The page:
Naadam (“games”) is a traditional type of festival in Mongolia. The festival is also locally termed “eriin gurvan naadam” (эрийн гурван наадам) “the three games of men”. The games are Mongolian wrestling, horse racing and archery and are held throughout the country during the midsummer holidays. Women have started participating in the archery and girls in the horse-racing games, but not in Mongolian wrestling.
In 2010, Naadam was inscribed on the Representative List of the Intangible Cultural Heritage of Humanity of UNESCO.
The biggest festival (Naadam of the Country) is held in the Mongolian capital city Ulaanbaatar during the National Holiday from July 11 – 13, in the National Sports Stadium. Naadam begins with an elaborate introduction ceremony featuring dancers, athletes, horse riders, and musicians. After the ceremony, the competitions begin.
Naadam is the most widely watched festival among Mongols, and is believed to have existed for centuries in one fashion or another. Naadam has its origin in the activities, such as military parades and sporting competitions such as archery, horse riding and wrestling that followed the celebration of various occasions. Now it formally commemorates the 1921 revolution when Mongolia declared itself a free country.
Another popular Naadam activity is the playing of games using *shagai* sheep anklebones that serve as game pieces and tokens of both divination and friendship. In the larger Naadam festivals, tournaments may take place in a separate venue.
512 or 1024 wrestlers meet in a single-elimination tournament that lasts nine or ten rounds. Mongolian traditional wrestling is an untimed competition in which wrestlers lose if they touch the ground with any part of their body other than their feet or hand. When picking pairs, the wrestler with the greatest fame has the privilege to choose his own opponent. Wrestlers wear two-piece costumes consisting of a tight shoulder vest “zodog” and shorts “shuudag”. Only men are allowed to participate.
Each wrestler has an “encourager” called a “zasuul”. The zasuul sings a song of praise for the winning wrestler after rounds 3, 5, and 7. Winners of the 7th or 8th stage (depending on whether the competition features 512 or 1024 wrestlers) earn the title of “zaan” or “elephant”. The winner of the 9th or 10th stage, is called “arslan” or “lion”. In the final competition, all the “zasuuls” drop in the wake of each wrestler as they take steps toward each other. Two time arslans are called the titans / giants, or avarga.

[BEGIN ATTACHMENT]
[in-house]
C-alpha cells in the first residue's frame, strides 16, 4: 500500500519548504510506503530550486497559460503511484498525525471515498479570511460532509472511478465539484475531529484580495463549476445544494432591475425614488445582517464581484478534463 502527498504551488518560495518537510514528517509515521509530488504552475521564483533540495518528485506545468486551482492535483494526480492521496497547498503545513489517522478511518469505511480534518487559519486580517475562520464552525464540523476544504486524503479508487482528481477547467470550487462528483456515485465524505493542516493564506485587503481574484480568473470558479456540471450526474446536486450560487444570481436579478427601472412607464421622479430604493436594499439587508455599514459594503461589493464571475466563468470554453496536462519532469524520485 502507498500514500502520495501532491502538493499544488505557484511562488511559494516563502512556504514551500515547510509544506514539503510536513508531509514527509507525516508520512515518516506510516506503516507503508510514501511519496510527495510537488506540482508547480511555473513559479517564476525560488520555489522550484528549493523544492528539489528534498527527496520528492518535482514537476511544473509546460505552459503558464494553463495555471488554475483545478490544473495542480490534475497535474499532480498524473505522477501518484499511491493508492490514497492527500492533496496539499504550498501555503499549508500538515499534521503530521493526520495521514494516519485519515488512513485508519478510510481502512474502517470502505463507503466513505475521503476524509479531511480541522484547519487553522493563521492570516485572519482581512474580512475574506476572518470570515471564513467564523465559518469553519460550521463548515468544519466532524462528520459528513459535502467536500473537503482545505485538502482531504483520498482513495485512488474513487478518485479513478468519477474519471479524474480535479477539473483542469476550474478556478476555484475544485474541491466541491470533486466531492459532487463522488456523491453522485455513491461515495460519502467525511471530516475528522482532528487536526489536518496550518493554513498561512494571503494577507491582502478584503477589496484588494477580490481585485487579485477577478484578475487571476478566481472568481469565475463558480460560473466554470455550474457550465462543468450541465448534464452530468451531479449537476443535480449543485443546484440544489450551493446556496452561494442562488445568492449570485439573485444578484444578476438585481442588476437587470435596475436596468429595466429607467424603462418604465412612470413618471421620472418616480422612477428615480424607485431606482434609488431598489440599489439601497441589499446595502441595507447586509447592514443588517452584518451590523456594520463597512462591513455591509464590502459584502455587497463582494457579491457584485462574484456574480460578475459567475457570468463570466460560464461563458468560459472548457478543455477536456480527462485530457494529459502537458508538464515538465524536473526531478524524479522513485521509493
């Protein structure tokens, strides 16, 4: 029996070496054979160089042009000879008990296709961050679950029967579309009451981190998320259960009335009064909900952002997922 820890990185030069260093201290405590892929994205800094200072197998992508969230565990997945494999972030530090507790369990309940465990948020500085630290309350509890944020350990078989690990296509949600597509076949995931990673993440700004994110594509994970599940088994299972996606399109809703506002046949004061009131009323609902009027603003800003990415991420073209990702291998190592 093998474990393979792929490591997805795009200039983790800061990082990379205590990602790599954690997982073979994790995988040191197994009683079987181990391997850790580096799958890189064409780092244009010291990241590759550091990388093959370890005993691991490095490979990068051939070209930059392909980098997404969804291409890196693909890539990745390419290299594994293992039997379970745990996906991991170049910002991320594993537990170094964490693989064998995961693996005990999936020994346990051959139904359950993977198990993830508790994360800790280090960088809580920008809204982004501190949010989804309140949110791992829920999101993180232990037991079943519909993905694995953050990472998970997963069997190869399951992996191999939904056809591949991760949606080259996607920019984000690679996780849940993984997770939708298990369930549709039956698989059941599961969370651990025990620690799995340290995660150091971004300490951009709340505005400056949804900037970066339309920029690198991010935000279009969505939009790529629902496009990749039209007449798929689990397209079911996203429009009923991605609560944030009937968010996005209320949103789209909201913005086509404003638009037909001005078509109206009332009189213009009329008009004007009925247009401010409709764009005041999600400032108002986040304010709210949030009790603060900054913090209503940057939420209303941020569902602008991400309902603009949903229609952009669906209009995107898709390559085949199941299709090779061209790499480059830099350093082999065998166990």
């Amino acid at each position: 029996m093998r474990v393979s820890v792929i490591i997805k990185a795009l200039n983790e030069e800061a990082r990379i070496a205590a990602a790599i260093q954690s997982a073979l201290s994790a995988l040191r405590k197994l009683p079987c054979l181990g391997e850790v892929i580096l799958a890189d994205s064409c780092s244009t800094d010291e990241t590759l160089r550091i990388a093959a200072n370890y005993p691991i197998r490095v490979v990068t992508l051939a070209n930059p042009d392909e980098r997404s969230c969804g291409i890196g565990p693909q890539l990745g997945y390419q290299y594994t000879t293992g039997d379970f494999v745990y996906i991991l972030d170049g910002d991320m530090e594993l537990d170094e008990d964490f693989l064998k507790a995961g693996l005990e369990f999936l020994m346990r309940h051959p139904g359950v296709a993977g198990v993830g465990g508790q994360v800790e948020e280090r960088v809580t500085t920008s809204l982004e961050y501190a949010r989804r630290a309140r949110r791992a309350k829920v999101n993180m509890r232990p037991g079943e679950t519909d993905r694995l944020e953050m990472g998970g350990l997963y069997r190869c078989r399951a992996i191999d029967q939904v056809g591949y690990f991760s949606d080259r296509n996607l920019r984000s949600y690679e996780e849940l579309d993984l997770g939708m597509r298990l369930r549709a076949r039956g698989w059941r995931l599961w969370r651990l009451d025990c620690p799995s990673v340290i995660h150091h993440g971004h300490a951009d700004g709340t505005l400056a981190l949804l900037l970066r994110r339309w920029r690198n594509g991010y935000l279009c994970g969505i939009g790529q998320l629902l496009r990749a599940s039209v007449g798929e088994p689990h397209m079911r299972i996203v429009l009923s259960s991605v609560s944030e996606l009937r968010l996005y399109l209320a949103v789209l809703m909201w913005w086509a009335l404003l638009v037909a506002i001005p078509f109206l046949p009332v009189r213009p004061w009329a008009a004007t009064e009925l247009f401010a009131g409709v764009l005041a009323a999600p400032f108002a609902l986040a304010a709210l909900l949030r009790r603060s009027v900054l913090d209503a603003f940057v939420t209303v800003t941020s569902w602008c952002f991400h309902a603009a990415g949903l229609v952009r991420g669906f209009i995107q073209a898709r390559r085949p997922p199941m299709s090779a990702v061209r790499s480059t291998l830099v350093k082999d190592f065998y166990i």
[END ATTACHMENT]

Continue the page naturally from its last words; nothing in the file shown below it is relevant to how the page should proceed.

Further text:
Riders in Mongolia during Naadam festival.
Unlike Western horse racing, which consists of short sprints generally not much longer than 2 km, Mongolian horse racing as featured in Naadam is a cross-country event, with races 15–30 km long. The length of each race is determined by age class. For example, two-year-old horses race for ten miles and seven-year-olds for seventeen miles.
Rider during Naadam, in Mongolia.
Up to 1000 horses from any part of Mongolia can be chosen to participate. Race horses are fed a special diet.
Children from 5 to 13 are chosen as jockeys who train in the months preceding the races. While jockeys are an important component, the main purpose of the races is to test the skill of the horses.
Before the races begin, the audience sings traditional songs and the jockeys sing a song called *Giingo*. Prizes are awarded to horses and jockeys. The top five horses in each class earn the title of *airgiyn tav* and the top three are given gold, silver, and bronze medals. Also the winning jockey is praised with the title of *tumny ekh* or leader of ten thousand. The horse that finishes last in the Daaga race (two-year-old horses race) is called *bayan khodood* (meaning “full stomach”). A song is sung to the Bayan khodood wishing him luck to be next year’s winner.
Mongolian archery is unique for having not only one target, but hundreds of beadrs or surs on a huge wall. In this competition both men and women participate. It is played by ten-men/women teams who are given four arrows each; the team has to hit 33 “surs”. Men fire their arrows from 75 meters away while women fire theirs from 65 meters away. When the archer hits the target, the judge says *uuhai* which means “hooray”. The winners of the contest are granted the titles of “national marksman” and “national markswoman”.